Understanding market cycles
|Chart provided by Insurance Information Institute, iii.org|
Commercial insurance buyers who have been in business for a while have experienced firsthand the cyclical nature of the insurance market.
Even if a business is static, the rates it pays for insurance will fluctuate up or down. Why is that?
Competition is a big factor. There are nearly 2,700 property and casualty insurance companies in the U.S. and American Rental Association (ARA) members are served by no less than 24 different companies. Competition is fierce. As insurance companies strive for more share of a given market, such as the rental industry, they lower rates to attract more customers. They also may soften underwriting guidelines, so more customers fit their model. Other insurance companies, which typically don’t write a particular class of business, will enter the market to get a piece of the action, which further increases competition. The result is even lower rates and softer underwriting, and is aptly called a “soft market.”
However, losses eventually catch up to the rates, especially for companies unfamiliar with their markets. They realize they are not charging enough for the risks they’re taking. They raise rates and tighten underwriting guidelines, and may even get out of certain markets altogether. In a “hard market,” all buyers pay more for insurance and higher risk businesses — such as equipment rental companies as compared to office buildings — get hit the hardest with higher premiums.
Another factor in insurance market cycles is changes in interest rates. Insurance companies are required by law to retain surplus capital, typically about 50 percent of their total premium, and they earn interest on that capital. As interest rates rise, there’s enough surplus to write more business, so they lower rates and loosen underwriting guidelines to attract the business, and the soft market returns. The opposite happens when interest rates drop — insurance companies must rely solely on underwriting profit, so rates increase, guidelines tighten and the market hardens.
Other factors also affect insurance market cycles. The market softens in a declining economy, for example, because premiums are based on customers’ revenues and assets. As customers bring in less revenue and cut insured assets, insurance companies lose premium and make up for it by lowering rates to draw new customers. On the contrary, rising medical costs, unfavorable changes in laws and significant catastrophic losses harden the market because insurance companies are forced to raise rates to make up for expensive losses.
The length and severity of the peaks and valleys vary by the factors that affect them. Typically, the longer and deeper the soft market, the steeper the rate increases during the hard market and the longer the increases last. While ARA Insurance must follow the ebb and flow of the market to some degree, the company strives for stability. ARA Insurance can weather the cycles because the company understands the rental risk and is dedicated to it. Losses will not surprise ARA Insurance and the company will not leave the equipment rental industry market or enter others. Instead, ARA Insurance uses risk management to temper rate increases. — Phil Kelling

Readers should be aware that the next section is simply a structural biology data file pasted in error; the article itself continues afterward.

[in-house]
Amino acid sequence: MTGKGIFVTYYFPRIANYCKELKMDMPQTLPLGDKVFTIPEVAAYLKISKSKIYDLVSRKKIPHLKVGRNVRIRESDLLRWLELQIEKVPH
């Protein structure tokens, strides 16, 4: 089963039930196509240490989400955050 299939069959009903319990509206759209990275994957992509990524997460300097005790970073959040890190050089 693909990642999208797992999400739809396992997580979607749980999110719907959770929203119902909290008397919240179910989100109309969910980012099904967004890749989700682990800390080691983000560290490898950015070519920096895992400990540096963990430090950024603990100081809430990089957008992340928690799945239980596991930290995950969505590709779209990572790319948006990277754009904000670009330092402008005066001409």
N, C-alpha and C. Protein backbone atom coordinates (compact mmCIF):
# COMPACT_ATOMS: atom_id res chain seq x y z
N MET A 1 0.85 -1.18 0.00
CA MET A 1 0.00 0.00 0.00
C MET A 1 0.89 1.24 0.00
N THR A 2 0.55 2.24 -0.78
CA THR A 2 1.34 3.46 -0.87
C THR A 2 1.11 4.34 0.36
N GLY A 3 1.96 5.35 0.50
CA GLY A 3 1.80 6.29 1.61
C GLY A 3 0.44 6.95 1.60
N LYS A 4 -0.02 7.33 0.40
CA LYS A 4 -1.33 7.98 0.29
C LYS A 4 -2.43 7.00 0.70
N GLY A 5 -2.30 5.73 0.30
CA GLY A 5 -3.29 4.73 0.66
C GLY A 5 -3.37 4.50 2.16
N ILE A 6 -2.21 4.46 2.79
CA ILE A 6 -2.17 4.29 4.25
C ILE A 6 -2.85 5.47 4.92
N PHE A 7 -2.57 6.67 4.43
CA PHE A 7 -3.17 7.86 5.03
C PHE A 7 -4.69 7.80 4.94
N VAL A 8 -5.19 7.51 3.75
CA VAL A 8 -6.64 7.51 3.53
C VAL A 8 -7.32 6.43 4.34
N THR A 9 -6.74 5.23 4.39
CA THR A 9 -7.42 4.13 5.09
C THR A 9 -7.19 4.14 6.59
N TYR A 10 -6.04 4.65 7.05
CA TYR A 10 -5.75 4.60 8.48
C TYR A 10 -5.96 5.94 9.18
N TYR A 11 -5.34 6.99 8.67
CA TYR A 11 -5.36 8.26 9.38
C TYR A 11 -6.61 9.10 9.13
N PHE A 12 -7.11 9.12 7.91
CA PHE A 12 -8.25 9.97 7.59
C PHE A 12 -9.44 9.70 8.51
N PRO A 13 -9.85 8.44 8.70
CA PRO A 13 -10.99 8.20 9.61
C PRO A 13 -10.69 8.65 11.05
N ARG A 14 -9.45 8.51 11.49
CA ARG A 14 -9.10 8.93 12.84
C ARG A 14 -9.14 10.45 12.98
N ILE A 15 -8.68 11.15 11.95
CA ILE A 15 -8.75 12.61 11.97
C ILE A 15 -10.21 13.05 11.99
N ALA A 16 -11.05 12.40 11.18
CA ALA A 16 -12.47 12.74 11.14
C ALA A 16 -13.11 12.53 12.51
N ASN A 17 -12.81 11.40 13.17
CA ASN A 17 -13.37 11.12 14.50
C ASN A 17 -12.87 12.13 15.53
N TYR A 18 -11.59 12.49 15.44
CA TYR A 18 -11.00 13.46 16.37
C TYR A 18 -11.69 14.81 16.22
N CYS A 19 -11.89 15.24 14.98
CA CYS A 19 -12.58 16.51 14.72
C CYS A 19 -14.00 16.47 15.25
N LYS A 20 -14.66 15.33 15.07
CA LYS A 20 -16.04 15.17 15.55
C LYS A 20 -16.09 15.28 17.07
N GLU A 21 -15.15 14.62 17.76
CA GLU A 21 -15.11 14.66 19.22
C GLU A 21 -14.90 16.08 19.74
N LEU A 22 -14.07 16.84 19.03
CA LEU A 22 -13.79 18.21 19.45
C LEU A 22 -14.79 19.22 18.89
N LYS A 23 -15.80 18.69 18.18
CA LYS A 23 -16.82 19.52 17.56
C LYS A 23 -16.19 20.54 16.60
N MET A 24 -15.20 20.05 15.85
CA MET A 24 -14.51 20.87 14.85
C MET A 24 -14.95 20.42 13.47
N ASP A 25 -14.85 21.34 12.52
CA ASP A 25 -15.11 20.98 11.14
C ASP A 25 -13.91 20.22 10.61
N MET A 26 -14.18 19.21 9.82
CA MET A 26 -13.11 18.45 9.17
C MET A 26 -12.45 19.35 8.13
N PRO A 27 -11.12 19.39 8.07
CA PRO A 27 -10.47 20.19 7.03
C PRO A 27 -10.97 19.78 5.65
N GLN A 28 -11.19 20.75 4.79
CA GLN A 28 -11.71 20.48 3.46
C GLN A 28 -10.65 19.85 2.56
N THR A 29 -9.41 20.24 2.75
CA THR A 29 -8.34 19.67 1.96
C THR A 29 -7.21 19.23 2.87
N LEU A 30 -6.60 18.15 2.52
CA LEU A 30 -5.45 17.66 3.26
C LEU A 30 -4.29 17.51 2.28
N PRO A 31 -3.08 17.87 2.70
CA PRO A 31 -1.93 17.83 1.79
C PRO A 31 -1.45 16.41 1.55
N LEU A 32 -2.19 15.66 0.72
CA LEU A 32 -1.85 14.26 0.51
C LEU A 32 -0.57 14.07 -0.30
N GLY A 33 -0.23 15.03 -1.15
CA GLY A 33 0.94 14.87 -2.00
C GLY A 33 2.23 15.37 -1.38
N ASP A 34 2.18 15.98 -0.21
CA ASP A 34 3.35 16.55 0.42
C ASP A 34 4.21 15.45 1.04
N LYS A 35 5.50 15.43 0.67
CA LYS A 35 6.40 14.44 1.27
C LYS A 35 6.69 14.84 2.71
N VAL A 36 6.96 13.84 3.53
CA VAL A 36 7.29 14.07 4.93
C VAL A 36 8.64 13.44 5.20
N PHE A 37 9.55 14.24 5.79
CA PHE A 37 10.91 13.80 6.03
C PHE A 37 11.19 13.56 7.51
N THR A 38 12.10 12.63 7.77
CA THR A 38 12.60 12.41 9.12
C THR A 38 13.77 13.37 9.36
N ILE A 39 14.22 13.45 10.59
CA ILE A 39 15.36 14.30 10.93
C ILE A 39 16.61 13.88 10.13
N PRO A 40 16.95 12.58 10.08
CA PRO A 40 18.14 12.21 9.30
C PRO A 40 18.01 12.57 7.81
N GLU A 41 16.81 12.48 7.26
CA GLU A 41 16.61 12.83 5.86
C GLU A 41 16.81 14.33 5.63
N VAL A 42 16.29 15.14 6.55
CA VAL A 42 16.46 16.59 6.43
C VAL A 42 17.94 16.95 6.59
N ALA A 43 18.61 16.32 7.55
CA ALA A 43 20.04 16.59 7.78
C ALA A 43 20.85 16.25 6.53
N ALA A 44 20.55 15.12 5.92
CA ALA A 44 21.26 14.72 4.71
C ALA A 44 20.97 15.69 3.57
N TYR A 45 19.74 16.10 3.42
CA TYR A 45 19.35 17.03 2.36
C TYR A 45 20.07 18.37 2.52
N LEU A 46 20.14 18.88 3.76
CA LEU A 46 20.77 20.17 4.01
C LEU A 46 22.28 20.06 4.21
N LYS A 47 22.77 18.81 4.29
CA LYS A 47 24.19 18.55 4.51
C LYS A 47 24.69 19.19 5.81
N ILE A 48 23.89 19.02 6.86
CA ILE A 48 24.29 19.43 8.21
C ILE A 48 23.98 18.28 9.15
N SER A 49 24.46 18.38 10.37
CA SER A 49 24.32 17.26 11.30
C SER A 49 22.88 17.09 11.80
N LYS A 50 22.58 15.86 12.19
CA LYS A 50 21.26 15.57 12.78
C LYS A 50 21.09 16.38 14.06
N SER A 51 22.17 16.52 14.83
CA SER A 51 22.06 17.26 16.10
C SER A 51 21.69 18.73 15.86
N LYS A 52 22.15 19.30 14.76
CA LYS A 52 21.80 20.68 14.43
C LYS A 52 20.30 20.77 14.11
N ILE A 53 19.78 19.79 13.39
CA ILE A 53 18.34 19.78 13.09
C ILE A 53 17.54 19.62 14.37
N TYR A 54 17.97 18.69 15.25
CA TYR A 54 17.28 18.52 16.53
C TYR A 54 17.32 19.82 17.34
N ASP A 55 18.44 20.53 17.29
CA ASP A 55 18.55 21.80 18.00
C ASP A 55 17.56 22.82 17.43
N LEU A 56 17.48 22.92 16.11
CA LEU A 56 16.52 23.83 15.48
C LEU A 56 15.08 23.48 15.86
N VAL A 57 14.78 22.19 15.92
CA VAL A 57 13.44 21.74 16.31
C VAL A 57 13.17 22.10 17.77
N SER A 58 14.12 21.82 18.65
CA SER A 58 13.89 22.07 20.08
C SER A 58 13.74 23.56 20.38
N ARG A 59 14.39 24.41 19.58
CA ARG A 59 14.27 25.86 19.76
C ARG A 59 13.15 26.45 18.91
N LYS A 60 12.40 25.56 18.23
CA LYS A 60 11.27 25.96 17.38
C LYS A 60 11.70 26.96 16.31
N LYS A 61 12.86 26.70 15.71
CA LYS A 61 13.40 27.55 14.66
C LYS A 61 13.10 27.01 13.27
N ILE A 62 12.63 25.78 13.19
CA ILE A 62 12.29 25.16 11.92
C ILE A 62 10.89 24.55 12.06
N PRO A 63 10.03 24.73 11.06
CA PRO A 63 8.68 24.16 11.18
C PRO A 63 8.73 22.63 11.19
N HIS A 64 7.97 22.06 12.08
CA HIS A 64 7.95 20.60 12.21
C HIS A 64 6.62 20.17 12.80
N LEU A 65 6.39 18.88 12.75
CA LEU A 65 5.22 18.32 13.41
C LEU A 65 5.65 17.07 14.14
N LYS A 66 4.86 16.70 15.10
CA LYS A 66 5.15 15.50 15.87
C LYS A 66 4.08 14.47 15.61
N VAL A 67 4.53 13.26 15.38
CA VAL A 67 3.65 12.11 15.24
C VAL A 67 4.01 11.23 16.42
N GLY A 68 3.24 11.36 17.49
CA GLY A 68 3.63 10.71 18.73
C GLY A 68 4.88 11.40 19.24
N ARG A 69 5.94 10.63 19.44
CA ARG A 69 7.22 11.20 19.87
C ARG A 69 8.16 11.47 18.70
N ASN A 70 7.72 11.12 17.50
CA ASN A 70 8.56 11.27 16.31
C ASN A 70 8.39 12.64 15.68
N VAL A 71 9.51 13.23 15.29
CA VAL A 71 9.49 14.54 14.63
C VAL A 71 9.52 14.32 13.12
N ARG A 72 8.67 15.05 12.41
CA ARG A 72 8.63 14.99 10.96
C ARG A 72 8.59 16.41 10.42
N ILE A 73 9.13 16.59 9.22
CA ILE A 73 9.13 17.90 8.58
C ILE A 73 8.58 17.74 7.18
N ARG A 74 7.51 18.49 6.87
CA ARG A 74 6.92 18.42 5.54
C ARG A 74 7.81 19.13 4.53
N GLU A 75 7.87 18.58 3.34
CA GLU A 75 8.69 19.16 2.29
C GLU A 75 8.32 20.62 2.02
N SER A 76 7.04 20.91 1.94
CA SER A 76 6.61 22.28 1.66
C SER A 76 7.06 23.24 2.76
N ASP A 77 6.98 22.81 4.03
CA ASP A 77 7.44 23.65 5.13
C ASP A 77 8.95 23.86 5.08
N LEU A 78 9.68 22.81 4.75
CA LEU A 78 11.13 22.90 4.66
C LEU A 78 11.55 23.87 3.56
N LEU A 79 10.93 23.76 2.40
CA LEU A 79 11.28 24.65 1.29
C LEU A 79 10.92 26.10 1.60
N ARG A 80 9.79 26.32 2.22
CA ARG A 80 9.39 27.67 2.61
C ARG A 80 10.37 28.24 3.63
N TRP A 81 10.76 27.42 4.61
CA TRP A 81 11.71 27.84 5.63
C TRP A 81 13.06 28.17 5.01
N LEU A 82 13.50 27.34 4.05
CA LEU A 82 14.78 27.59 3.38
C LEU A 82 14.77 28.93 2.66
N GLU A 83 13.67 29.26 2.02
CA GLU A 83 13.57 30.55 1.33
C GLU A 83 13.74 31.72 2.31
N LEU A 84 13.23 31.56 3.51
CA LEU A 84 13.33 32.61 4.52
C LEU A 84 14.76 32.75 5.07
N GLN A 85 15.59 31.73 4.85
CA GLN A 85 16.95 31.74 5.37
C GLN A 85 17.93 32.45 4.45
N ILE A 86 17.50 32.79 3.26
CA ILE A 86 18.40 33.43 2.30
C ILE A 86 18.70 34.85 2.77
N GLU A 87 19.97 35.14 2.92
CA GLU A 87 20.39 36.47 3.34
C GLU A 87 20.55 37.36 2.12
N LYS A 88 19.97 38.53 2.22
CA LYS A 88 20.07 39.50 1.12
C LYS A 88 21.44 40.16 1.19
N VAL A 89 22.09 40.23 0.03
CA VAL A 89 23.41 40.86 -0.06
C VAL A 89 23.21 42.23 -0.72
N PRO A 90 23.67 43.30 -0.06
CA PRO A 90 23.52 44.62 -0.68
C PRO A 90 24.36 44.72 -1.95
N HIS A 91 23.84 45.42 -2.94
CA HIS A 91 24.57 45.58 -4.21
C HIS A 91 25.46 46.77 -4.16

The need for captive insurance
The American Rental Association (ARA) established a captive insurance company, ARA Insurance Ltd., in 2001 to complete its insurance program. A captive insurance company is defined as an insurance company, closely held, supplied by and controlled by its owners; most captives only insure the business of the parent.
In ARA’s case, the captive bears risk for the ARA members who buy their insurance from ARA Insurance, ARA’s agency. Owning its own insurance company makes the ARA-endorsed program unique in the industry — no other program for rental dealers participates in the
risk-bearing aspect of insurance.
When the insurance marketplace is very competitive, as it has been for the last several years with some companies selling below cost, it can be somewhat difficult to understand the benefits of owning your own insurance company.
However, those benefits are very real. On a short-term basis, ARA Insurance Ltd. has earned some profit during recent years and this profit belongs to ARA rather than the external insurance company that issues the policies. Even more important are the long-term benefits. By taking a share of the risk via the captive, ARA Insurance Ltd. is able to offer the best coverage and can do the underwriting of the risks through ARA Insurance, closely monitor claims handling and be the driver of risk management activities and innovations.
ARA Insurance Ltd. can do these things because, as ARA’s insurance company partner, they listen to the association since it shares the risk with them. When the marketplace changes and premiums start going up, ARA members will benefit as the ARA program will be able to better stabilize pricing. Also, the ARA program will provide access to insurance when some insurance companies abandon the rental class of business.
Without the risk participation provided by ARA Insurance Ltd., ARA would not have the influence to steer and maintain a stable program that leads the marketplace and ensures a long-term program that meets the insurance needs of ARA members. The two keys are availability and reasonable stability — this is what ARA brings to the table for the insurance needs of its members. — Linda Crookshanks